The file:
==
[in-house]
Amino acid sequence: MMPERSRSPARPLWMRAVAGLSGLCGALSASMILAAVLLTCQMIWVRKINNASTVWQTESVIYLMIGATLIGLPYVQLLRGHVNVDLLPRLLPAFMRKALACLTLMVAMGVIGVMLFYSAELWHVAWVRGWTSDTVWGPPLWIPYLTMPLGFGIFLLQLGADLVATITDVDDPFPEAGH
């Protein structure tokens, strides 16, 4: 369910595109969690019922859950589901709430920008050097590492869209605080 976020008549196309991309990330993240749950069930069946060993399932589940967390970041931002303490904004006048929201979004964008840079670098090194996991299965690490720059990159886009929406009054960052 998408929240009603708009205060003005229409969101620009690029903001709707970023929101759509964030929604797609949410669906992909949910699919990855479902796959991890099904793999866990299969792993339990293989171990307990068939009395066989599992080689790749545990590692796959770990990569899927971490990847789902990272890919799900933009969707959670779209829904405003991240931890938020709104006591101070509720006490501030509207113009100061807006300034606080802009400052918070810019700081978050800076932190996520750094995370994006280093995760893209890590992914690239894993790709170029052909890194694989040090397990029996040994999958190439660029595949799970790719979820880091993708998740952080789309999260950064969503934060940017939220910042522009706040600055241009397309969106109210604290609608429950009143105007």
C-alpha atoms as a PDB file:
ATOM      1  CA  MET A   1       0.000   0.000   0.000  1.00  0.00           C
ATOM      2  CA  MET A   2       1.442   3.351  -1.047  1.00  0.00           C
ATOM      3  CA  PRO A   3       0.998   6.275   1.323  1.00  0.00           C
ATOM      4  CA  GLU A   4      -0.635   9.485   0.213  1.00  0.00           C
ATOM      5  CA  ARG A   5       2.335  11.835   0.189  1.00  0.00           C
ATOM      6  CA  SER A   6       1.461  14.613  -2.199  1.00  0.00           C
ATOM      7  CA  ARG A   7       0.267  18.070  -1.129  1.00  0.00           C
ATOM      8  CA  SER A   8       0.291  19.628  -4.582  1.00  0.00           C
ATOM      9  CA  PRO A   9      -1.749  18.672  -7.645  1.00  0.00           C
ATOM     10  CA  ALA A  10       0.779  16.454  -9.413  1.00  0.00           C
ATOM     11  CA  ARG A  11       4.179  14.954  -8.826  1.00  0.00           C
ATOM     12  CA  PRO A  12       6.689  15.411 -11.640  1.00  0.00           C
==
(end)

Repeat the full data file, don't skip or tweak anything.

[in-house]
Amino acid sequence: MMPERSRSPARPLWMRAVAGLSGLCGALSASMILAAVLLTCQMIWVRKINNASTVWQTESVIYLMIGATLIGLPYVQLLRGHVNVDLLPRLLPAFMRKALACLTLMVAMGVIGVMLFYSAELWHVAWVRGWTSDTVWGPPLWIPYLTMPLGFGIFLLQLGADLVATITDVDDPFPEAGH
């Protein structure tokens, strides 16, 4: 369910595109969690019922859950589901709430920008050097590492869209605080 976020008549196309991309990330993240749950069930069946060993399932589940967390970041931002303490904004006048929201979004964008840079670098090194996991299965690490720059990159886009929406009054960052 998408929240009603708009205060003005229409969101620009690029903001709707970023929101759509964030929604797609949410669906992909949910699919990855479902796959991890099904793999866990299969792993339990293989171990307990068939009395066989599992080689790749545990590692796959770990990569899927971490990847789902990272890919799900933009969707959670779209829904405003991240931890938020709104006591101070509720006490501030509207113009100061807006300034606080802009400052918070810019700081978050800076932190996520750094995370994006280093995760893209890590992914690239894993790709170029052909890194694989040090397990029996040994999958190439660029595949799970790719979820880091993708998740952080789309999260950064969503934060940017939220910042522009706040600055241009397309969106109210604290609608429950009143105007």
C-alpha atoms as a PDB file:
ATOM      1  CA  MET A   1       0.000   0.000   0.000  1.00  0.00           C
ATOM      2  CA  MET A   2       1.442   3.351  -1.047  1.00  0.00           C
ATOM      3  CA  PRO A   3       0.998   6.275   1.323  1.00  0.00           C
ATOM      4  CA  GLU A   4      -0.635   9.485   0.213  1.00  0.00           C
ATOM      5  CA  ARG A   5       2.335  11.835   0.189  1.00  0.00           C
ATOM      6  CA  SER A   6       1.461  14.613  -2.199  1.00  0.00           C
ATOM      7  CA  ARG A   7       0.267  18.070  -1.129  1.00  0.00           C
ATOM      8  CA  SER A   8       0.291  19.628  -4.582  1.00  0.00           C
ATOM      9  CA  PRO A   9      -1.749  18.672  -7.645  1.00  0.00           C
ATOM     10  CA  ALA A  10       0.779  16.454  -9.413  1.00  0.00           C
ATOM     11  CA  ARG A  11       4.179  14.954  -8.826  1.00  0.00           C
ATOM     12  CA  PRO A  12       6.689  15.411 -11.640  1.00  0.00           C